Raji (2020) also sought to provide evidence-based data on the relationships that existed between independent fact-checkers and newsrooms in Nigeria as well as the growth prospects of such relationships. The researcher concludes that the steady growth in the uptake of fact-checking in the Nigerian newsrooms was occasioned by the relationship that existed and that this was in line with ‘’the theory of change embraced by Dubawa Nigeria which is about providing factual information and building capacity of newsrooms to fact-check.”
Dubawa’s Fellowship Programme has developed the capacity of a select group of researchers drawn from academics and media environments to provide evidence-based research around information disorder in Nigeria. This analysis serves as a review of the contributions to knowledge of literature of misinformation made by these researchers in Nigeria through the lens of a selected research article published on the Dubawa website between July and December, 2020. The essence of this is to provide a compendium of studies that captured an array of thematic areas of misinformation ranging from politics and election, health, civil matters to news media development. The analysis also reviewed the methods of research adopted for their studies, their findings, and what they have contributed to knowledge.
Findings show that these researchers focused on health misinformation, politics and election, policy change, civil matters and news media development. Many of the studies under review were conducted through surveys and content analysis as research methods of data collection and analysis, with only a few using interview and qualitative content analysis.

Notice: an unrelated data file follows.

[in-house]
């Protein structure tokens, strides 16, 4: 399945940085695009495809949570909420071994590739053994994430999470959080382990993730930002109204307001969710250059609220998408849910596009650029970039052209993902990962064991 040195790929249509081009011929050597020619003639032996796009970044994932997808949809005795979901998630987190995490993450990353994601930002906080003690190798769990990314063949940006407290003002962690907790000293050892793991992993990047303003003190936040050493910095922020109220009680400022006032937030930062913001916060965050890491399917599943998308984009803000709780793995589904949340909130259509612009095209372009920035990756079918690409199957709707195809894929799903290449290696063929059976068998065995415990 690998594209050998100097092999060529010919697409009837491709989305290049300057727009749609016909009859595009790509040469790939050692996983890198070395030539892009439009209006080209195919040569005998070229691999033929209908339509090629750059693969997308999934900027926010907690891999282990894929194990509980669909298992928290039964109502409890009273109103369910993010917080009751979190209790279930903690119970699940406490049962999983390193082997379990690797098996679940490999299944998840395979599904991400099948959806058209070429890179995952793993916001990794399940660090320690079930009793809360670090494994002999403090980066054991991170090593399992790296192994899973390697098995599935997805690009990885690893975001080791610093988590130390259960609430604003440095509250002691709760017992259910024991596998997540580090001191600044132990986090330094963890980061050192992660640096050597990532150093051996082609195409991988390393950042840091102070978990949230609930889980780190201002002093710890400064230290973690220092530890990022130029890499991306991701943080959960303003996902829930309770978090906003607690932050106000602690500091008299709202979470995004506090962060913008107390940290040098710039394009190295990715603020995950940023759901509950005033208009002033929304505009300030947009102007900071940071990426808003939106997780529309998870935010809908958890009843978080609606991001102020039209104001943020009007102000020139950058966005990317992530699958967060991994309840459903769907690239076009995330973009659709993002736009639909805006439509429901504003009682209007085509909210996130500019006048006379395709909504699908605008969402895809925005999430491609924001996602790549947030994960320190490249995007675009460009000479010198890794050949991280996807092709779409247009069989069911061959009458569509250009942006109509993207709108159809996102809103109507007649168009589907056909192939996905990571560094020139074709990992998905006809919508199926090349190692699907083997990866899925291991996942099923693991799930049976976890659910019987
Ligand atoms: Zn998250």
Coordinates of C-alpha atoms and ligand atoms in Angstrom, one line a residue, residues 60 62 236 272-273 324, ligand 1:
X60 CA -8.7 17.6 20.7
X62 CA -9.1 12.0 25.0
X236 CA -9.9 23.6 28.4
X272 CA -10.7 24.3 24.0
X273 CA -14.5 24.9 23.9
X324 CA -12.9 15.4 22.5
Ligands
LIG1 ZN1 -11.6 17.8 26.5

The researchers’ findings range from evidence of growing relationship between fact-checking organisations in Nigeria and the newsrooms, to the evidence showing the fact that “collaborative efforts drive publication of fact-checks around the issues of interest with high tracking of misinformation’ and that “misinformation around the pandemic was rife in the early months of the outbreak” in Nigeria.
Lastly, review shows that these researchers’ contribution to knowledge includes the provision of evidence-based information on ‘’the changes in Facebook policy on fact-checking political claims and ads on its platform,” frequently shared misinformation on social media platforms in Nigeria about COVID-19,” “relationships between independent fact-checkers and newsrooms in Nigeria,” among others.